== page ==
A. P. Davis, M.D., N.D., D.O.
    Dr. D. D. Palmer, of Davenport, Iowa, roundly asserts that "pinched nerves are the cause of eighty or ninety per cent of all diseases"; and he also asserts, and states in his journal, that nerves which influence any part of the system emerge from the spine." That he is mistaken in the latter expression one only has to refer to nerves which come from the brain, end in the nasal organs, in the eyes, in the ears and teeth, which are certainly not spinal nerves. What part of the spine does the sixth nerve come from? What part the fourth? What part the auditory? One only exposes his ignorance by such assertions. No science can be strengthened by assuming too much for it, nor about it.

    That there are impingements of nerves along the spine we readily and freely grant, and know to be a fact; but to assert that luxations, or every partial luxations, as he is wont to assert, are responsible for nerve impingements, we most emphatically deny. And, one who ever examined a spinal column can very readily see that to dislocate a vertebra, absolute violence must be inflicted! When a vertebra is luxated anywhere, a paralysis immediately ensues to all parts below the luxation, in which the nerves coming out of the foramina below the luxation occur, and suspension of all functions where the nerves below the part end. The most easily luxated vertebra is said to be the fifth cervical, and it requires a direct force to produce such a condition. Simply the deviations of contour of the spinous processes do not prove fixations, for the bones are in no way luxated necessarily, because the processes deviate: even in curvature there is not generally a luxation, if ever, but simply an abnormal muscular atrophy, on the concave side of the curve, due to primary irritation of nerve filaments ending in that part - squeezing the blood out, lessening nutrition, and producing permanent contraction. A condition of gradual nerve-waste goes on in the muscular system anywhere the muscular system contracts permanently, or for any considerable length of time, which is the condition in all cases of spinal curvature. Contraction of muscle is a prime factor in drawing the spinous process aside - that Palmer calls luxations. The facts prove otherwise generally.

    The very structure of the bones of the spine show a compactness which precludes the very idea of " luxation." It is a known fact that white cartilaginous tissue is nonelastic, and that sort prevails in the make-up of the coverings of the spine. The white fibro-cartilaginous tissue has the property of toughness, but not much elasticity, and between the vertebrae there seems to be a degree of sponginess which affords a spring-like cushion, preventing, perhaps, brain concussion in sudden movements, as in walking and jumping.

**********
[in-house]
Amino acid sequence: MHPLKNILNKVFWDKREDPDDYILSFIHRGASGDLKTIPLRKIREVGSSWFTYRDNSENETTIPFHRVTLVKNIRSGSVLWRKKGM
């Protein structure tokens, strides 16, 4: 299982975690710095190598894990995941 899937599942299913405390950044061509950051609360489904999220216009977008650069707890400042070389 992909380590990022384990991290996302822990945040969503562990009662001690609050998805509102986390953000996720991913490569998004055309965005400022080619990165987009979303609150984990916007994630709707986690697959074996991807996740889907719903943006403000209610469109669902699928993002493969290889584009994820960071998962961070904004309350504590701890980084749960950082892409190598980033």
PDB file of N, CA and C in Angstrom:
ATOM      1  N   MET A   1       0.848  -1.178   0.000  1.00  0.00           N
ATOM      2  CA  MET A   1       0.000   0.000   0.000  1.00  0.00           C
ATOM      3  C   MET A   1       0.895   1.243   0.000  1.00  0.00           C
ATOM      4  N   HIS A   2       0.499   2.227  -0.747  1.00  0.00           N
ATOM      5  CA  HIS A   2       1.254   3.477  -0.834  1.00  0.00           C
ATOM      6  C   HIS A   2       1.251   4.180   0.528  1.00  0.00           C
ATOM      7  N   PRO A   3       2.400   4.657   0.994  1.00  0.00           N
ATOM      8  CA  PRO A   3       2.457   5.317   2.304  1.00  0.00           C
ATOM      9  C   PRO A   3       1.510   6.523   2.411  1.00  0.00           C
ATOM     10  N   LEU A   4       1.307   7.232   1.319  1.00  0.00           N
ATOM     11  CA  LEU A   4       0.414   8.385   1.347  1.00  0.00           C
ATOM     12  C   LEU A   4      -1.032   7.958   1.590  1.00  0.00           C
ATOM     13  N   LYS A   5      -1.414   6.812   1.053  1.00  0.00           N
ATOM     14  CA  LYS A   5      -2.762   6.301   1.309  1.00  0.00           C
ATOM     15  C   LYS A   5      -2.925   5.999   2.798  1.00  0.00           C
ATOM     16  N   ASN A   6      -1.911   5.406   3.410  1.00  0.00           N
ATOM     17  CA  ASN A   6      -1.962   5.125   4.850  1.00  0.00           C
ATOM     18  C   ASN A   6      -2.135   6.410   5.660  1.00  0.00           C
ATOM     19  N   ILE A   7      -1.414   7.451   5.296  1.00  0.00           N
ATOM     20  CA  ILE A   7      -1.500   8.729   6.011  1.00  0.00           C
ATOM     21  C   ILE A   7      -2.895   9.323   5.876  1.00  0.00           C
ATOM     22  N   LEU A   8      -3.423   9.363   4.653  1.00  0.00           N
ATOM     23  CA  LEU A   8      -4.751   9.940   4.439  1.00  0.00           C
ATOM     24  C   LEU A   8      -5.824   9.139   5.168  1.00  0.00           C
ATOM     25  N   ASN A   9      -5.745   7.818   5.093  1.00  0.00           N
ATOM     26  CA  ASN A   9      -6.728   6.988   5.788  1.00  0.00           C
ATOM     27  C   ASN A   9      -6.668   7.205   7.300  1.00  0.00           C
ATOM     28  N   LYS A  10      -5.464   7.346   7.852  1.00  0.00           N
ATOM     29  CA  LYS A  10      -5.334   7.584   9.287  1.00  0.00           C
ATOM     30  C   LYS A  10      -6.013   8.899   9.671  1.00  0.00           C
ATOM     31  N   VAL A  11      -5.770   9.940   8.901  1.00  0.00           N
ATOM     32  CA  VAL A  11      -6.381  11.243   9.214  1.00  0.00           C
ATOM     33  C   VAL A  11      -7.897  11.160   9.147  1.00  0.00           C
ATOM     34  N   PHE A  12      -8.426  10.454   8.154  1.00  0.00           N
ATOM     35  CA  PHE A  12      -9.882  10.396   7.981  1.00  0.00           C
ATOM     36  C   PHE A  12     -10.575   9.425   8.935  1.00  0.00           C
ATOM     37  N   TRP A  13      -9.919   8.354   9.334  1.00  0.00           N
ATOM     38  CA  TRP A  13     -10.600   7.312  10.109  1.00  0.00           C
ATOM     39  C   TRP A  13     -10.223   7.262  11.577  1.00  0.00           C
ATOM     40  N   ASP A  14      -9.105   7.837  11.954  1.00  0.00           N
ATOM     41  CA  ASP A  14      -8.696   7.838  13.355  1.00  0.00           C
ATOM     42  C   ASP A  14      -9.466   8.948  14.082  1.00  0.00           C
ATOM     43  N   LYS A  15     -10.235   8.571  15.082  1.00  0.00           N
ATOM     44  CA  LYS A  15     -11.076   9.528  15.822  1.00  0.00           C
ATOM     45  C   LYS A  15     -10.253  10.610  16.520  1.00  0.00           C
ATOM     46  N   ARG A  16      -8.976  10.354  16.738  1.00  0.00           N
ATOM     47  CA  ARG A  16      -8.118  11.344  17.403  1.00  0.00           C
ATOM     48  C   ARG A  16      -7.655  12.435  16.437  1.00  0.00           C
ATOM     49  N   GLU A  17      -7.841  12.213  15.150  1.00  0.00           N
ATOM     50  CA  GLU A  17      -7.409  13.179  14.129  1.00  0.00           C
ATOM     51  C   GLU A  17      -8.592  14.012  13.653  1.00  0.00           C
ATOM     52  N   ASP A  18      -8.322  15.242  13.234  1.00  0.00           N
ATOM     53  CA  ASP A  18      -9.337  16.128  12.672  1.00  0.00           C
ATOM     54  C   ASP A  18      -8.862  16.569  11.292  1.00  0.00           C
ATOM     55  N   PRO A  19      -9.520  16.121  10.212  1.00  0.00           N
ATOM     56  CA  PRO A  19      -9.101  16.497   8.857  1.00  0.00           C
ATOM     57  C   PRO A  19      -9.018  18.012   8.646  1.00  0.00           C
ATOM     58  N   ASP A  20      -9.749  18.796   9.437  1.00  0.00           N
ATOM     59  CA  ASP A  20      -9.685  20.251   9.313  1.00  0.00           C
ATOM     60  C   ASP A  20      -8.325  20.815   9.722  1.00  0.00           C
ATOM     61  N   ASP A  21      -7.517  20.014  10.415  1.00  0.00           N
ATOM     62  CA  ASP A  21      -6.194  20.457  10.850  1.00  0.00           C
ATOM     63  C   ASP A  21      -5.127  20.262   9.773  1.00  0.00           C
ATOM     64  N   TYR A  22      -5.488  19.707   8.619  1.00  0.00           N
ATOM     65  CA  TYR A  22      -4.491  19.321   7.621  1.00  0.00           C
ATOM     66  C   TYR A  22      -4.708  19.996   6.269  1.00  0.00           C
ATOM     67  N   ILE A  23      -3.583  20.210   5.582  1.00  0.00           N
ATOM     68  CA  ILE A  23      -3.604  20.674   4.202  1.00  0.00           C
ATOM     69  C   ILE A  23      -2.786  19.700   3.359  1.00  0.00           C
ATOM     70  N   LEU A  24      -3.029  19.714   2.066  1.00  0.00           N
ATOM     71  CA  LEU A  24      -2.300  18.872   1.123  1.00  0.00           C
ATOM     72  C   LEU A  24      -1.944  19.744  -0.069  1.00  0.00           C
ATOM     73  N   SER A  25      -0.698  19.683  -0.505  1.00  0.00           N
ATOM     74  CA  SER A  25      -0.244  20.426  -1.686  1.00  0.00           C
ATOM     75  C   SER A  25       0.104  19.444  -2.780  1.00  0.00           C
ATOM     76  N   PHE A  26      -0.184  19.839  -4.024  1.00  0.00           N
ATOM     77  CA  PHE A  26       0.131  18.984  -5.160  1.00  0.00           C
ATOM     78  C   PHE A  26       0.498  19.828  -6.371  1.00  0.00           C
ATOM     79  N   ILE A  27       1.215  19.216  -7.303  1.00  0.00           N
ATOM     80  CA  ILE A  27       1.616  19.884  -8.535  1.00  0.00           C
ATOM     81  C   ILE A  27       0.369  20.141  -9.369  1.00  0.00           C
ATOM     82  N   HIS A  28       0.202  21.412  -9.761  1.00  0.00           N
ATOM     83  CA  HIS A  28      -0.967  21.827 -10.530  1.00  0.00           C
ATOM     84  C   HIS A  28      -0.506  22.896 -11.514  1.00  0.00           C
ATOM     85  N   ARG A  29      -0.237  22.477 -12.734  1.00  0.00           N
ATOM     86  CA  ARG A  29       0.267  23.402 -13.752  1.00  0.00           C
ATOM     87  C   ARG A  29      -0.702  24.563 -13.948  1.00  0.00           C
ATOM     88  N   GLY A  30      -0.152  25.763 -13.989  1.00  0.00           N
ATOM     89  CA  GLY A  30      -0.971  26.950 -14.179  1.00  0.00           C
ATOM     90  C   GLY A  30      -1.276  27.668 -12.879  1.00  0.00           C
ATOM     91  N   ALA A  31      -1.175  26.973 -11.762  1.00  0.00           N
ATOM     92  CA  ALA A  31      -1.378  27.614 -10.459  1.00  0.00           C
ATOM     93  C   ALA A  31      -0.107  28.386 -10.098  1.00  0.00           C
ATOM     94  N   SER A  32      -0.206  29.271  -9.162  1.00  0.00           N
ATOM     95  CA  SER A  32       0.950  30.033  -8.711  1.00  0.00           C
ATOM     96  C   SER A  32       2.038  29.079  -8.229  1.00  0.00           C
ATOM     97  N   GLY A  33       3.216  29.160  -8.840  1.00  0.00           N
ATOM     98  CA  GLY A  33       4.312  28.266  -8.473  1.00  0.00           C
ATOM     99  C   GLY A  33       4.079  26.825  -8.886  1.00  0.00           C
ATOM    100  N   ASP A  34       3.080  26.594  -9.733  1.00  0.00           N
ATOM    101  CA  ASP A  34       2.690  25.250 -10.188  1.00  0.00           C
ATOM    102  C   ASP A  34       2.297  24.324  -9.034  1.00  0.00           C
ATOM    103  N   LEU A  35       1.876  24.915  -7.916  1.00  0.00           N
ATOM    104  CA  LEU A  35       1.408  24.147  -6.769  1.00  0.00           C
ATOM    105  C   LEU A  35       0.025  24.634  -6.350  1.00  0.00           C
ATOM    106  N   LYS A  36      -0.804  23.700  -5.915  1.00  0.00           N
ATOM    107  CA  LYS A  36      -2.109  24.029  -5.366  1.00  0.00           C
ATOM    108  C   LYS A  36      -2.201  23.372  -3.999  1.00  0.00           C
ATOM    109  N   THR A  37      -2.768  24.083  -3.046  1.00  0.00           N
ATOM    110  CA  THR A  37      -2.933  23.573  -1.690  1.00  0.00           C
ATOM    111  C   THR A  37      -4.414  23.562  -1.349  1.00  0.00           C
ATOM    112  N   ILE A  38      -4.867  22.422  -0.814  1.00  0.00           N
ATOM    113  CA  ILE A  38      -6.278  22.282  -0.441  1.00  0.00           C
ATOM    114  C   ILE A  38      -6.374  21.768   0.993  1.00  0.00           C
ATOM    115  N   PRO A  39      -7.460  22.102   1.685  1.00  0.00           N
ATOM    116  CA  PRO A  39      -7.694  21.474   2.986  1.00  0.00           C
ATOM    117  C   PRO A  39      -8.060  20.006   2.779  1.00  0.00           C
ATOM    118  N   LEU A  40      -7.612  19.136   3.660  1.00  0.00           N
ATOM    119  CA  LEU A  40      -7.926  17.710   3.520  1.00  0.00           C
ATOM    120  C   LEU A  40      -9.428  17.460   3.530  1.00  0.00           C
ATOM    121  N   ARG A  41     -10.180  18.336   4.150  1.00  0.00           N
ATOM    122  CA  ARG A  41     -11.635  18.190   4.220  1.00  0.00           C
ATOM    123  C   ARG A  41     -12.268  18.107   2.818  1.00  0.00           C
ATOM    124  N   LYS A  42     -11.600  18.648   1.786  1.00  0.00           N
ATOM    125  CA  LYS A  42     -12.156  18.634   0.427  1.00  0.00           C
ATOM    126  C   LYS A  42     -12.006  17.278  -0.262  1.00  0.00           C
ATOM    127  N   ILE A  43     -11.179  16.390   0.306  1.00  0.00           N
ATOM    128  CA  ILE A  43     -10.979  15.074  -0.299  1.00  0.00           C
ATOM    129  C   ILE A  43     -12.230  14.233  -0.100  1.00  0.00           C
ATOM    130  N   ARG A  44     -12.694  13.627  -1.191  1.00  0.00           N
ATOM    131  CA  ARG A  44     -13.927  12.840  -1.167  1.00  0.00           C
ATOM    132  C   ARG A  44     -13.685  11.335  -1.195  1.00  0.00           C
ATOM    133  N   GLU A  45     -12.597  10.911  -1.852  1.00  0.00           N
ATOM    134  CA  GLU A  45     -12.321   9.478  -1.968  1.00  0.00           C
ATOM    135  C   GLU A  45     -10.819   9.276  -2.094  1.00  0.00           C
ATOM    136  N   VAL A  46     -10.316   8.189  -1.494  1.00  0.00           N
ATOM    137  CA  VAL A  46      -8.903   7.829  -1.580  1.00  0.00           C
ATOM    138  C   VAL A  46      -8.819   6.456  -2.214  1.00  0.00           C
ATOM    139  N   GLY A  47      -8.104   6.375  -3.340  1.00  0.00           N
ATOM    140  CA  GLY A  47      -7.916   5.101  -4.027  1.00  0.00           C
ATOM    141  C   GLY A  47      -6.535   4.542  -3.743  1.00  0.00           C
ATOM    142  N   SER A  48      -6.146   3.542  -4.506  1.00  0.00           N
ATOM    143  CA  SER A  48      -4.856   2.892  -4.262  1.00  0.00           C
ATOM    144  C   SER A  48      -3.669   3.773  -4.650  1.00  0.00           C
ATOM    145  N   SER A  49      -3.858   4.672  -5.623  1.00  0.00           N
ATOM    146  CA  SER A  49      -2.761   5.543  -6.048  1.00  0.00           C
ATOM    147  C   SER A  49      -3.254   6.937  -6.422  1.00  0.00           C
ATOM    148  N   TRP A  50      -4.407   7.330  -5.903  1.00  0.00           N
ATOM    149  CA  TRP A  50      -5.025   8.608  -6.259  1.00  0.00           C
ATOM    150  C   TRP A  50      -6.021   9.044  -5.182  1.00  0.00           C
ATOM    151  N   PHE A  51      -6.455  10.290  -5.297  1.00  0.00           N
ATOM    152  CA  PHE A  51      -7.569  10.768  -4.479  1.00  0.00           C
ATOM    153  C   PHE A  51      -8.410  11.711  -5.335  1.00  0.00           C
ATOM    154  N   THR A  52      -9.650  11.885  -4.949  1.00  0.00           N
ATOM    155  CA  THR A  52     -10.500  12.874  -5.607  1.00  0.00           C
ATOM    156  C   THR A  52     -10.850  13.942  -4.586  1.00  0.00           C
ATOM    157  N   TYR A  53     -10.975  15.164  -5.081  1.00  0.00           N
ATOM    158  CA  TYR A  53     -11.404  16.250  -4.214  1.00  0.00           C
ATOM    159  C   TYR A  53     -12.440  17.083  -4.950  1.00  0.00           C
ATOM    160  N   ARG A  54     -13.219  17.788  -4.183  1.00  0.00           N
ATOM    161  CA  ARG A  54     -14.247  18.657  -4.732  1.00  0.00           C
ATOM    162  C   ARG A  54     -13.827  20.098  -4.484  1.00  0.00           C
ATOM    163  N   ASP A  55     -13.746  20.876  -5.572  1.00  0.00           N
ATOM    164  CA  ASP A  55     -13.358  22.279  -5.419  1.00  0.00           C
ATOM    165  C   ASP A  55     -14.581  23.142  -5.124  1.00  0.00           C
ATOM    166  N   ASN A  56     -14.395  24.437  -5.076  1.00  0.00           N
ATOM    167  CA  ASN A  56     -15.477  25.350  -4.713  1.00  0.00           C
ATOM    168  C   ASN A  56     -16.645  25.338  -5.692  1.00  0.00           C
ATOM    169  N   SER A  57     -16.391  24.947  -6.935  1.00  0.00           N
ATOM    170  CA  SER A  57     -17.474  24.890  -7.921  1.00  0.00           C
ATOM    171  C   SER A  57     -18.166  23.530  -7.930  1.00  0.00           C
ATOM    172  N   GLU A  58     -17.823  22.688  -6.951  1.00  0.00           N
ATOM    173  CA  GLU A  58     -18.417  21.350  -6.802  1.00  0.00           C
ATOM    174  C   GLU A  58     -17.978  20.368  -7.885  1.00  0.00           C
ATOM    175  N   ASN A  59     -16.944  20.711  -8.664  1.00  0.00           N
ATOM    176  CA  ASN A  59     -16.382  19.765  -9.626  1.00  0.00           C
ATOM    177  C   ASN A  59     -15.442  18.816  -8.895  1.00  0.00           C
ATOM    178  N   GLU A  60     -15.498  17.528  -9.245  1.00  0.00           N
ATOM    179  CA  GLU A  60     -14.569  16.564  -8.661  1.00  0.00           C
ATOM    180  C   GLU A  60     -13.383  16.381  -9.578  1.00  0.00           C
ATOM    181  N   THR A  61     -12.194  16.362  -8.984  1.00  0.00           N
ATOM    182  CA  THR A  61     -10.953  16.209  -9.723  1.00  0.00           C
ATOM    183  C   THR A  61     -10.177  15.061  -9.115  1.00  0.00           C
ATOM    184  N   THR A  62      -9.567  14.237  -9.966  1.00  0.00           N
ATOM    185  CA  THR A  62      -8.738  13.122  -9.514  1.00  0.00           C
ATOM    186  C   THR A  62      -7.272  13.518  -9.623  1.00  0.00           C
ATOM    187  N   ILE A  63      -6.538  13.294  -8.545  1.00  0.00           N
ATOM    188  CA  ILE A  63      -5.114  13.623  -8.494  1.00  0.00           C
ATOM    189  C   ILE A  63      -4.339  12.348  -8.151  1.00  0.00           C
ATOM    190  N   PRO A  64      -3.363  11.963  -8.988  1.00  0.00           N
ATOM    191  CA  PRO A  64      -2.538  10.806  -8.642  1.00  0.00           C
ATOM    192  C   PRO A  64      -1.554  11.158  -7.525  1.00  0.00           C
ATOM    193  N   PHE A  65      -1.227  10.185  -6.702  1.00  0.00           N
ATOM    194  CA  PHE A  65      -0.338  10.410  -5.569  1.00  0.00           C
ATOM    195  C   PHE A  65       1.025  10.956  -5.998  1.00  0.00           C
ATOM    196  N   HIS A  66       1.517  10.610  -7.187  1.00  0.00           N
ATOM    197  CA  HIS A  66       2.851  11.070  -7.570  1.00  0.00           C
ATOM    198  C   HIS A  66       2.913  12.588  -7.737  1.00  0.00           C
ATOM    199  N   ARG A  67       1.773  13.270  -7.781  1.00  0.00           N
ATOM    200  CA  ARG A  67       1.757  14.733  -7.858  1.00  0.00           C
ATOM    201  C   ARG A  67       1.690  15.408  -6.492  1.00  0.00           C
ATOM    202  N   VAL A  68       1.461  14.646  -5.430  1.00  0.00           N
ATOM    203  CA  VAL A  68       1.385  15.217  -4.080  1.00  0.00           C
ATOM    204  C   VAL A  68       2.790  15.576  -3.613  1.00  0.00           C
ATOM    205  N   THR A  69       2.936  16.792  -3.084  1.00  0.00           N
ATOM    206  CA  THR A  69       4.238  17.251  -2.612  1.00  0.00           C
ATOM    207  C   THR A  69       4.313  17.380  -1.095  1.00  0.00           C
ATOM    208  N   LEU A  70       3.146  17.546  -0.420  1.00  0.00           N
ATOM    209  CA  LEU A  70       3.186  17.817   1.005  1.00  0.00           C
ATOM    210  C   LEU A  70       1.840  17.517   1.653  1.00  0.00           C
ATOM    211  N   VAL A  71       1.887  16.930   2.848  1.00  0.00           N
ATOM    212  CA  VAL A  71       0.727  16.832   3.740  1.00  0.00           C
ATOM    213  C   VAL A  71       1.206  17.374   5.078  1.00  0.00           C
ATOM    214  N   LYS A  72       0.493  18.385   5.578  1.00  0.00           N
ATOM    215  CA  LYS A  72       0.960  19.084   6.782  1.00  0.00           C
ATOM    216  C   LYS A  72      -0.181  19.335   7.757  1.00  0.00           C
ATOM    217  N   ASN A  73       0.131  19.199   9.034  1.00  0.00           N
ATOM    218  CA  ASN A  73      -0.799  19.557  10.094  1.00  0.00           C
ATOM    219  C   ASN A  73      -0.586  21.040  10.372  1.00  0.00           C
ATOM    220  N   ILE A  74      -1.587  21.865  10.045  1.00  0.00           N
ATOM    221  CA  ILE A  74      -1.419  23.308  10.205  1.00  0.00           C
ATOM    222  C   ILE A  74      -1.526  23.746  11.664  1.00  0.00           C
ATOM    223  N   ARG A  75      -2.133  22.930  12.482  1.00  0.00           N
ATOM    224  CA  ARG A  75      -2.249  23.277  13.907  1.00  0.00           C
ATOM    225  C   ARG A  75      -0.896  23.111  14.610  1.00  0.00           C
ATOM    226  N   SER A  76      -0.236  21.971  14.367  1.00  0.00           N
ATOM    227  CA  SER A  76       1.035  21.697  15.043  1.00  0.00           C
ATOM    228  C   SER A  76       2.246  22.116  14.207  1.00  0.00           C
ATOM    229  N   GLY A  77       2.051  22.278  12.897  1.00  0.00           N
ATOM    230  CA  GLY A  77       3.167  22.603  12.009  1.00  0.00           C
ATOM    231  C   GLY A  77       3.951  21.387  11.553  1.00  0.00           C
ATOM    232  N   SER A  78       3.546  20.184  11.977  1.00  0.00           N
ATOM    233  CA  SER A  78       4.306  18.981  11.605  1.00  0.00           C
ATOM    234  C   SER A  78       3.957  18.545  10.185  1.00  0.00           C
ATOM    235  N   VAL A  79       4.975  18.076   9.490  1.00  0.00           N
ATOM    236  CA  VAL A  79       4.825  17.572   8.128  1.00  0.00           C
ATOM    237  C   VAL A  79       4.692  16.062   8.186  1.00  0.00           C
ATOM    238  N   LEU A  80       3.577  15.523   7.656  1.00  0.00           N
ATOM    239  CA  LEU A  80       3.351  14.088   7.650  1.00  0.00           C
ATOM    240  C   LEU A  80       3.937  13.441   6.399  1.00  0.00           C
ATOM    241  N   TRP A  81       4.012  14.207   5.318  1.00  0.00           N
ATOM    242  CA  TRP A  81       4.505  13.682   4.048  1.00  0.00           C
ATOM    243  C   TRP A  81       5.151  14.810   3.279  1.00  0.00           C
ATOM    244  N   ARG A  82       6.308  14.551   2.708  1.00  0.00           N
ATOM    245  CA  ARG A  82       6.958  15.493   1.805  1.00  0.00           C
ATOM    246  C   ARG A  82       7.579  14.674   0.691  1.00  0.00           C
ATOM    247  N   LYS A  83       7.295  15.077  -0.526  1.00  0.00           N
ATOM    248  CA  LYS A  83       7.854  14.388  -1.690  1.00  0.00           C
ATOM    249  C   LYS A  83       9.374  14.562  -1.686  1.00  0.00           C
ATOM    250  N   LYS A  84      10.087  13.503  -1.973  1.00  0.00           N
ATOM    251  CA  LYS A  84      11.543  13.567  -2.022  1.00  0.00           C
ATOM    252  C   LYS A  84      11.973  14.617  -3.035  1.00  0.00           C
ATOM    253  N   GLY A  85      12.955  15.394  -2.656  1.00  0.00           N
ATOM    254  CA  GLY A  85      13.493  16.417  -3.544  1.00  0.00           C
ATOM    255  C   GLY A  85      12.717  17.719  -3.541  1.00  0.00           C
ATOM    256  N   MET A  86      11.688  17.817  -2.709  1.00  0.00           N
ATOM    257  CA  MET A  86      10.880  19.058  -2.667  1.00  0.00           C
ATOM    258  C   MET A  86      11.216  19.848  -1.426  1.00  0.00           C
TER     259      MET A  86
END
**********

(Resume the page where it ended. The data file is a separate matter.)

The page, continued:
The cartilages which hold the vertebrae together possess a large quantity of that kind denominated white fibrous, non-elastic constituents, and is strong enough to draw the periosteum from its attachment before giving away, or stretching perceptibly. With that sort of tissue on the anterior aspect of the whole spinal column and sides, and the various fibro-cartilaginous attachments to the posterior aspect, including the lamina and processes, with the five layers of muscular fiber and their fascia, it would seem strange that a little contraction of a muscle, through nerve irritation, should cause a luxation!

    We are inclined to attribute the belief of spinal luxation, or sub-luxation, to a morbid mental conception, rather than to anything else. Hence luxations of the spine are not causes of disease. That is an assumption without the shadow of a possibility only in cases of positive violence.

    Then how do you account for spinal adjustment? We have no assurance of adjustment where no luxations exist, and when they are not out. That spinal treatment results are certain and astonishing we accord knowingly. That they are brought about by restoring luxated vertebrae we as positively deny. There is no accounting for the theories promulgated by Dr. Palmer. Having been familiar with his assumptions since 1899, and knowing his peculiar bent of mind, we hesitate not to state that his "adjustment," as he terms it, does good; but his theories are amuck. He advocated "anchylosis" at one time as the cause, but I have not heard of that lately. His assumptions do not annul effects, for great good results from spinal treatment.